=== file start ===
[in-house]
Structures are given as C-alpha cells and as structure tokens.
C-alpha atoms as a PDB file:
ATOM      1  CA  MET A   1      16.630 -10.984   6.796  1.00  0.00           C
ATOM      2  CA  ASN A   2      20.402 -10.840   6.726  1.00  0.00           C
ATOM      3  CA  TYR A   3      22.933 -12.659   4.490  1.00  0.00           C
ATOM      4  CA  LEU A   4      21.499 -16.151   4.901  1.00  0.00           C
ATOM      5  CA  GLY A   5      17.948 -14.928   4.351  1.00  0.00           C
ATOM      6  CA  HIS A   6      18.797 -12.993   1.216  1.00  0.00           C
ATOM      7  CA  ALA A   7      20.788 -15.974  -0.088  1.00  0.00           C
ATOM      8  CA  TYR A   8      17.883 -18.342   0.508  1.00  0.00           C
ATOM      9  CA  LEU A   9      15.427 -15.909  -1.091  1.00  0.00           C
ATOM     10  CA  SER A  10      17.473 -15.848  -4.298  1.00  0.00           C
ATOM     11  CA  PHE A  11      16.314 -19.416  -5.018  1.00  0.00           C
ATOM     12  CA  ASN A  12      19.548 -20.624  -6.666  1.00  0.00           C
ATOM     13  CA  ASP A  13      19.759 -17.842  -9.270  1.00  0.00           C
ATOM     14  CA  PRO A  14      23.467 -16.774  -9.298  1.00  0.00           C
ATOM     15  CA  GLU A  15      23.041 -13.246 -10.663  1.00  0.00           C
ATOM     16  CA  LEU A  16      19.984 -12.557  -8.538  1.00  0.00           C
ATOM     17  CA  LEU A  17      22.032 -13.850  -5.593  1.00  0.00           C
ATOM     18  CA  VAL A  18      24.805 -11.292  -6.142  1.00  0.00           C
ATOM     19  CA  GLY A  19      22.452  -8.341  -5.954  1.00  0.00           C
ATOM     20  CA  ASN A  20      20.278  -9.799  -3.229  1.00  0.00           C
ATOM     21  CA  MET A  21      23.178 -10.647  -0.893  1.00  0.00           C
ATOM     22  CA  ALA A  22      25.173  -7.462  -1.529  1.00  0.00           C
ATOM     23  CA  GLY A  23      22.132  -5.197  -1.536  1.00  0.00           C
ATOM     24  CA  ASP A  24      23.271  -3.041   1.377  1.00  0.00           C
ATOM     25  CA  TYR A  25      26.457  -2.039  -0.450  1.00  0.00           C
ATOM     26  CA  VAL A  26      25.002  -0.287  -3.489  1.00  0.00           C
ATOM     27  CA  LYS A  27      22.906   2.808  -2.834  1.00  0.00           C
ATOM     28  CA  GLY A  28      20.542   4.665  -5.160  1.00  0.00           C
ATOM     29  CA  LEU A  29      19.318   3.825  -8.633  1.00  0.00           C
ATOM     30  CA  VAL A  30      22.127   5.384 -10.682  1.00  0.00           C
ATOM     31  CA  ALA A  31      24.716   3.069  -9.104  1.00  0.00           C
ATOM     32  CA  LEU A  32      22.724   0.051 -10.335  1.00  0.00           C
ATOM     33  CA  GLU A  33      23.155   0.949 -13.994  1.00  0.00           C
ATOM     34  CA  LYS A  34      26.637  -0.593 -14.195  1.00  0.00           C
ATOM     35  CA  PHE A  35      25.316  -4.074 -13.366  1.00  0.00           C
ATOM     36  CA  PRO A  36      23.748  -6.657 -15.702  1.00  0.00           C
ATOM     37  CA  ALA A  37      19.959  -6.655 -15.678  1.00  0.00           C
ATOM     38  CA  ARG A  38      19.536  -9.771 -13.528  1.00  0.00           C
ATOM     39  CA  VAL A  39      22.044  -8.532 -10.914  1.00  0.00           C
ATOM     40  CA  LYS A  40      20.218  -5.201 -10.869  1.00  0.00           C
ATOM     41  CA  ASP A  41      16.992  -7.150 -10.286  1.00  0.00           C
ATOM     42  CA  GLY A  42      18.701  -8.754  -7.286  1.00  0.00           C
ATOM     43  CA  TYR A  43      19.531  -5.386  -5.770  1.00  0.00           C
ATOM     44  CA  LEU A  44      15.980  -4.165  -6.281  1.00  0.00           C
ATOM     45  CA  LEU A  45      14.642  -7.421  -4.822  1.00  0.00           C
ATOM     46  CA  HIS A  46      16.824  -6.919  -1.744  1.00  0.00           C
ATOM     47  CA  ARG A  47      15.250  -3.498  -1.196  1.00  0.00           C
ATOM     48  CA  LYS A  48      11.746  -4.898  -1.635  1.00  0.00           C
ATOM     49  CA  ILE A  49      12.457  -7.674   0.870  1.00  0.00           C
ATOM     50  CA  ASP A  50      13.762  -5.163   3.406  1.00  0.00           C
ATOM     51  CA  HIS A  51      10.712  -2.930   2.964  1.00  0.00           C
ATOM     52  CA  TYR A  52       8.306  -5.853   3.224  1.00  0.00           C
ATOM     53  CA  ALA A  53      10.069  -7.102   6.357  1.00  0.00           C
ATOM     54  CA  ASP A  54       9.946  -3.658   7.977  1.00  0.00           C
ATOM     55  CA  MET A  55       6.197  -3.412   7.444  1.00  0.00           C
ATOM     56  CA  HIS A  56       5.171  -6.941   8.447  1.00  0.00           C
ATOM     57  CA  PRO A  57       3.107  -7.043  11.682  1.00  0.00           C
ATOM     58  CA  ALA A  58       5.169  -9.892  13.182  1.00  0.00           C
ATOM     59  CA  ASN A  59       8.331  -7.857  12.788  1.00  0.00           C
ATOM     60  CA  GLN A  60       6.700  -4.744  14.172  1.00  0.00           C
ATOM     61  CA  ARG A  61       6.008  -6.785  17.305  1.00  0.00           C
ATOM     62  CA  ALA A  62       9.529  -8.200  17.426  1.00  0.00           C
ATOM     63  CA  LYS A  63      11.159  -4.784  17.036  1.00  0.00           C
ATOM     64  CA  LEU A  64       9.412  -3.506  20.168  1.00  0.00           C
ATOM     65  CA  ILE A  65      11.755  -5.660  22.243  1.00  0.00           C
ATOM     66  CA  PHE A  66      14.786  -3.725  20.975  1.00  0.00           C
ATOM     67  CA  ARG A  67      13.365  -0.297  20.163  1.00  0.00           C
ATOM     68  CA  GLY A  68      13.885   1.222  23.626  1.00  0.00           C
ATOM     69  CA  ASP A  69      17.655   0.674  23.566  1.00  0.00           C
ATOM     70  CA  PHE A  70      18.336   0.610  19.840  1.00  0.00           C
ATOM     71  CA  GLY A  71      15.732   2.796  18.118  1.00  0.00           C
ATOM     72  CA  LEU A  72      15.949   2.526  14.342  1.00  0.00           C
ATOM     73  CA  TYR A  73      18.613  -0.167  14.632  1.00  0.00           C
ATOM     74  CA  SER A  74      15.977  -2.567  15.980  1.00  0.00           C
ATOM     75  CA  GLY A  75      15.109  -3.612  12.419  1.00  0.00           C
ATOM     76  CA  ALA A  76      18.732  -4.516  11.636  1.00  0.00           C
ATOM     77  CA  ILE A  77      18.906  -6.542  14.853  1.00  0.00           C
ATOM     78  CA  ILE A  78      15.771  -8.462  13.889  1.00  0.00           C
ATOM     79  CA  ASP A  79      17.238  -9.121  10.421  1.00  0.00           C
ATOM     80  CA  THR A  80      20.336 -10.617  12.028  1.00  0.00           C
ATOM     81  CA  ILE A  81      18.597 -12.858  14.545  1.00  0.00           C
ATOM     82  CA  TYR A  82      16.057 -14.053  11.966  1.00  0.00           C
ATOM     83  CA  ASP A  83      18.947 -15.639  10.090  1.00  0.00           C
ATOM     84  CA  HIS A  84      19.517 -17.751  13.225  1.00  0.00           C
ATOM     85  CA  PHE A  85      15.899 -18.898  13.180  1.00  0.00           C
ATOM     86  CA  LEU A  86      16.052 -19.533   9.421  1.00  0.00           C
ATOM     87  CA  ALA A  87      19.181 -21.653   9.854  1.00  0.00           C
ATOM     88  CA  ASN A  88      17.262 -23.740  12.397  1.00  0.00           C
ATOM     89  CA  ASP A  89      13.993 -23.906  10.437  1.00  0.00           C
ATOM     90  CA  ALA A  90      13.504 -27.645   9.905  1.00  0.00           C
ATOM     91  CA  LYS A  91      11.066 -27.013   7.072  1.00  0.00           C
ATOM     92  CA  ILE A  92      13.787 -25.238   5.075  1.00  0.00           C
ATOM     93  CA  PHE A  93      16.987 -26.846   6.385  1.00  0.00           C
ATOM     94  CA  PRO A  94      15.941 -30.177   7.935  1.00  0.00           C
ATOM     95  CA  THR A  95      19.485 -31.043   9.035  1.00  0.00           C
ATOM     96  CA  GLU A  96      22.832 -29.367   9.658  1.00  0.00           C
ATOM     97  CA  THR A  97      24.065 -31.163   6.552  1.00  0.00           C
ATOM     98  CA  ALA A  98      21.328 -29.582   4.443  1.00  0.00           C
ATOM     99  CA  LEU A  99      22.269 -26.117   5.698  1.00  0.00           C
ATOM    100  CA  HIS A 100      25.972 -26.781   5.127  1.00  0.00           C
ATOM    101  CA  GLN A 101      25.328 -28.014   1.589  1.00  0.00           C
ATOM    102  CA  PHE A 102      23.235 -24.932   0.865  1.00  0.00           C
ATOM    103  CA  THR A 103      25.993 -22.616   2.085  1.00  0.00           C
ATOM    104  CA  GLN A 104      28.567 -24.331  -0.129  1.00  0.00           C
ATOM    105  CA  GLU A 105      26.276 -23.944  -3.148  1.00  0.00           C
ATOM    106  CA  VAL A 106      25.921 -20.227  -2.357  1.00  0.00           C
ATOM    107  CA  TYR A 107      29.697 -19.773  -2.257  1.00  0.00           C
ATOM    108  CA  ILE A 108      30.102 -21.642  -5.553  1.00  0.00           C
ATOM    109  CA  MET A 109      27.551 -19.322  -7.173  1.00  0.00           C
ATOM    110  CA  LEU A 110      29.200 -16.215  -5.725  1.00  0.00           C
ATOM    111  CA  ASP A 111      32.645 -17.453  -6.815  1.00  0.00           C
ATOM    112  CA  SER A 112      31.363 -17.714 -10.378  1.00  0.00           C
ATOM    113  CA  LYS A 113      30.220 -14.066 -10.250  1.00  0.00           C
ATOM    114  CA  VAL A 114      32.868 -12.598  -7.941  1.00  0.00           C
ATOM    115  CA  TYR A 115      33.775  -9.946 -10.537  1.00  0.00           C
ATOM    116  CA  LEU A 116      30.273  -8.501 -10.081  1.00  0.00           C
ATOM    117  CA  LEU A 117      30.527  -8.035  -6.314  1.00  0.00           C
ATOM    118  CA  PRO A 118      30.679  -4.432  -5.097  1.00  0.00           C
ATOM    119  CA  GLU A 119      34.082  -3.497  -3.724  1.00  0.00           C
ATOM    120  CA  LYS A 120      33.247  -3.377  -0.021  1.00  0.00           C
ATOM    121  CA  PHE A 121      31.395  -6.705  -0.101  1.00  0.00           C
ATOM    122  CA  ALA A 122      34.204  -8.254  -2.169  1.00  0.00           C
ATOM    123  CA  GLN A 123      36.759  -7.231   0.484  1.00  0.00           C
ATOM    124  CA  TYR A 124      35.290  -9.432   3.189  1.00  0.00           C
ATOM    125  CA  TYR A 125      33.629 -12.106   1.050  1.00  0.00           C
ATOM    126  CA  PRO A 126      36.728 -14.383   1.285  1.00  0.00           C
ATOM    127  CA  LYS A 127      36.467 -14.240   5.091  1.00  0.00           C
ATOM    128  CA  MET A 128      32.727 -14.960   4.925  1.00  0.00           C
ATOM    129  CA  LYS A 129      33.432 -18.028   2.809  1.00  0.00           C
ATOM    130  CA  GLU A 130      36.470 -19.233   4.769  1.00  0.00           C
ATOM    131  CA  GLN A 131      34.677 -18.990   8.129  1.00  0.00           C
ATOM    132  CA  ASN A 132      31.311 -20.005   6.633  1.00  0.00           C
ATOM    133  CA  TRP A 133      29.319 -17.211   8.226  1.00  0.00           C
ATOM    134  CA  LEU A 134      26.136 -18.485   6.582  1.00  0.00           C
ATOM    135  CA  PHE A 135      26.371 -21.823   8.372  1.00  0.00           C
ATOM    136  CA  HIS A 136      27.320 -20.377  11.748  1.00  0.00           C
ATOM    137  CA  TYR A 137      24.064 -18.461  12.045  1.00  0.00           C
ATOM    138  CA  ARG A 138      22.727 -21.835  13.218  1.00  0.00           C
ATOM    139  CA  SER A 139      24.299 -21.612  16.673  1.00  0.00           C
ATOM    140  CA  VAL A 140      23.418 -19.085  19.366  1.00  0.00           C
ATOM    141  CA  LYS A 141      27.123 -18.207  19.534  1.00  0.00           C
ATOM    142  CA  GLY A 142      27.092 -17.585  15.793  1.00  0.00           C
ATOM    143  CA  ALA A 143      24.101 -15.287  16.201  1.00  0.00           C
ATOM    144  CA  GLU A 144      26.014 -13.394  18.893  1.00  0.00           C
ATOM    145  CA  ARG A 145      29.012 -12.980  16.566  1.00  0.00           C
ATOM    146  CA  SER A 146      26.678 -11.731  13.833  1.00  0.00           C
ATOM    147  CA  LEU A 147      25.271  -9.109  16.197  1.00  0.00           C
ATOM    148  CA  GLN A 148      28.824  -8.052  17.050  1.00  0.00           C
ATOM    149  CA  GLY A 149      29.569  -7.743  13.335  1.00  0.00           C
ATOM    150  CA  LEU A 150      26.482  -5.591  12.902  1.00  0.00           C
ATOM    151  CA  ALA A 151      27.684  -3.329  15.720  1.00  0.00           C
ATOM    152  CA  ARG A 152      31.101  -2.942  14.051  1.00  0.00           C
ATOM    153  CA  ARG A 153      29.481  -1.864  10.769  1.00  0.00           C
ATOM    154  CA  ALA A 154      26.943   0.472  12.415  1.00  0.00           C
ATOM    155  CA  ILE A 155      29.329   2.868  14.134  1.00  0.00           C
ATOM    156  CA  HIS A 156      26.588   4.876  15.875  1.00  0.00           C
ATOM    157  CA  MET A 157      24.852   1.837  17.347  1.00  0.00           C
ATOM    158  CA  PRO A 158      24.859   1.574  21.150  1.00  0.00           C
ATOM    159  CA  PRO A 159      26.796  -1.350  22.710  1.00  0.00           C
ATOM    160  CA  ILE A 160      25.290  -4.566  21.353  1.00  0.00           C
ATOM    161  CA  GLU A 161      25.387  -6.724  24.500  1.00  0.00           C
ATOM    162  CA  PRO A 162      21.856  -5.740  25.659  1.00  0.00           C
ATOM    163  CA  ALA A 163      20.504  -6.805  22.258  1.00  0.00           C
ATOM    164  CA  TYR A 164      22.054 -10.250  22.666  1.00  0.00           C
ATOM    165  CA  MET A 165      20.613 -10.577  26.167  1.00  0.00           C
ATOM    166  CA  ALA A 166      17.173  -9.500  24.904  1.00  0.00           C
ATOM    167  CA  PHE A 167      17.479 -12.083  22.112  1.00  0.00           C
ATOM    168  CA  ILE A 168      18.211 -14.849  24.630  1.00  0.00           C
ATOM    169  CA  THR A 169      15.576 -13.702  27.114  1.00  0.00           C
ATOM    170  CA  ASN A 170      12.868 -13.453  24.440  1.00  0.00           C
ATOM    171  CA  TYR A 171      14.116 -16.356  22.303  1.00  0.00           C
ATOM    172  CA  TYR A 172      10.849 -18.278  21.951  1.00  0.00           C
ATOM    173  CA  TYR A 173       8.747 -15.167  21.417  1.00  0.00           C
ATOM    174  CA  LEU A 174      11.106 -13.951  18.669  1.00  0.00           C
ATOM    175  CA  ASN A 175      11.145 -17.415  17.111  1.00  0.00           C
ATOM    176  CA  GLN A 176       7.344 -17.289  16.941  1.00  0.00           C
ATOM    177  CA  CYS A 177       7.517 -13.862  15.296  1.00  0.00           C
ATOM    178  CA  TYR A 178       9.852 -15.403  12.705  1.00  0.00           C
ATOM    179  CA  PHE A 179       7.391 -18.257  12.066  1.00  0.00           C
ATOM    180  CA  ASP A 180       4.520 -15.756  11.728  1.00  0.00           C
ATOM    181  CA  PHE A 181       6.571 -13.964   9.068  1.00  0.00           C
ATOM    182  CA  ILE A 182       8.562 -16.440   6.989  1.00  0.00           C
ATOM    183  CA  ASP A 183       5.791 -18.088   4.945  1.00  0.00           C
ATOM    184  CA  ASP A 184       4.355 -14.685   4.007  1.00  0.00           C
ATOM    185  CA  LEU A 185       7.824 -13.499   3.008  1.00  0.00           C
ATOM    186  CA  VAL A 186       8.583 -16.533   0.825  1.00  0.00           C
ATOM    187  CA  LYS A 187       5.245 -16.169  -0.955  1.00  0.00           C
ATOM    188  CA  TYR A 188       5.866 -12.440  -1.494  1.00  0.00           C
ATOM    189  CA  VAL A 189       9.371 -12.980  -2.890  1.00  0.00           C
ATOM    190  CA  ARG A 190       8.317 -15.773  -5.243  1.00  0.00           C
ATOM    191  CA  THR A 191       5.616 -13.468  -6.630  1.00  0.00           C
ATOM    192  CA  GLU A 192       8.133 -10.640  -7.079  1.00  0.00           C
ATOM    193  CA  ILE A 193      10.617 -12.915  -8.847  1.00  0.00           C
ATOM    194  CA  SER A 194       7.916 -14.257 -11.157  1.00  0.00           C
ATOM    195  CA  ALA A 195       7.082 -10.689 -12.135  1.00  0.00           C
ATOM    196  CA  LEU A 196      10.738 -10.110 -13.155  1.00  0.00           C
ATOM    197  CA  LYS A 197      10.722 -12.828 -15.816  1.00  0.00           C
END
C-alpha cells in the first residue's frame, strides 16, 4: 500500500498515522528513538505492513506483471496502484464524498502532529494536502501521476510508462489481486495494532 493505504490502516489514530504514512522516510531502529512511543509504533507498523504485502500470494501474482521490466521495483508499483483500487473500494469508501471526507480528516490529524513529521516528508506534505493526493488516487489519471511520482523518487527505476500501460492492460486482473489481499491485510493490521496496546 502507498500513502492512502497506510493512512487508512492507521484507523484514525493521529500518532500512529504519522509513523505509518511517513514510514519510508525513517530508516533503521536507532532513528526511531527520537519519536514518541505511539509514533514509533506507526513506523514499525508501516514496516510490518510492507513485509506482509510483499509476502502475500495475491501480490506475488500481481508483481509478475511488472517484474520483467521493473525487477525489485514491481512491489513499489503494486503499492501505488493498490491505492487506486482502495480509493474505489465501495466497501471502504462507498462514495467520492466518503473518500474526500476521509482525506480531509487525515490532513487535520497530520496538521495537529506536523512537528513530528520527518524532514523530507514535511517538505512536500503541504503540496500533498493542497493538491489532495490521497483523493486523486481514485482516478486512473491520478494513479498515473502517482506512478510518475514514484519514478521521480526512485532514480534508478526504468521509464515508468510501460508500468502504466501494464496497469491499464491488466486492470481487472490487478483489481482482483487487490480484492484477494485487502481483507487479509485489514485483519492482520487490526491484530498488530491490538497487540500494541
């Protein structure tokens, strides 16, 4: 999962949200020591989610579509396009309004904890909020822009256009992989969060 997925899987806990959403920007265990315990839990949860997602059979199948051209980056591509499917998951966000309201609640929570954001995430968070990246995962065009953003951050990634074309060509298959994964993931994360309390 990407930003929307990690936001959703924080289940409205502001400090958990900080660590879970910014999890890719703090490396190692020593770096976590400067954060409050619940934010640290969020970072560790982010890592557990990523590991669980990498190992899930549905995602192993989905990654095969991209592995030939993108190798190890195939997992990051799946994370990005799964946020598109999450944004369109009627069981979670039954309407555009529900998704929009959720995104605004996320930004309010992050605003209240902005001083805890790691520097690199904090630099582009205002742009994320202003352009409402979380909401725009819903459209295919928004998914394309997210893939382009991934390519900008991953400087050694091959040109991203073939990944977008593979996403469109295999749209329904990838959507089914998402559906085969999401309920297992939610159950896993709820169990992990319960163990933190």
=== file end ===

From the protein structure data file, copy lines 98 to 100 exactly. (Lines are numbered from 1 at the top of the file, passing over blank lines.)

ATOM     95  CA  THR A  95      19.485 -31.043   9.035  1.00  0.00           C
ATOM     96  CA  GLU A  96      22.832 -29.367   9.658  1.00  0.00           C
ATOM     97  CA  THR A  97      24.065 -31.163   6.552  1.00  0.00           C